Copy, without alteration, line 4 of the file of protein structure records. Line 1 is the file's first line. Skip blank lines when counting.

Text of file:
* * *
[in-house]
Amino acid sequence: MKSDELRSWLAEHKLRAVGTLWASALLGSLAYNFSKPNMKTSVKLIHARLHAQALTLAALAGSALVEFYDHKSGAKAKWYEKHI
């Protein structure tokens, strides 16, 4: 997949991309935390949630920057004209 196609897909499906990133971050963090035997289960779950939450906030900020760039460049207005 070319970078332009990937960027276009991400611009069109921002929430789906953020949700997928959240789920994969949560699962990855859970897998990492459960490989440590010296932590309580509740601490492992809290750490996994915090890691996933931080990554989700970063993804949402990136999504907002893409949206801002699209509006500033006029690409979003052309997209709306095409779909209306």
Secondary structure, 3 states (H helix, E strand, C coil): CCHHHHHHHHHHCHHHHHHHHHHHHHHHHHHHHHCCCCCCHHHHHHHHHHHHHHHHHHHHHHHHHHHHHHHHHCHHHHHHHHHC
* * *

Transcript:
Secondary structure, 3 states (H helix, E strand, C coil): CCHHHHHHHHHHCHHHHHHHHHHHHHHHHHHHHHCCCCCCHHHHHHHHHHHHHHHHHHHHHHHHHHHHHHHHHCHHHHHHHHHC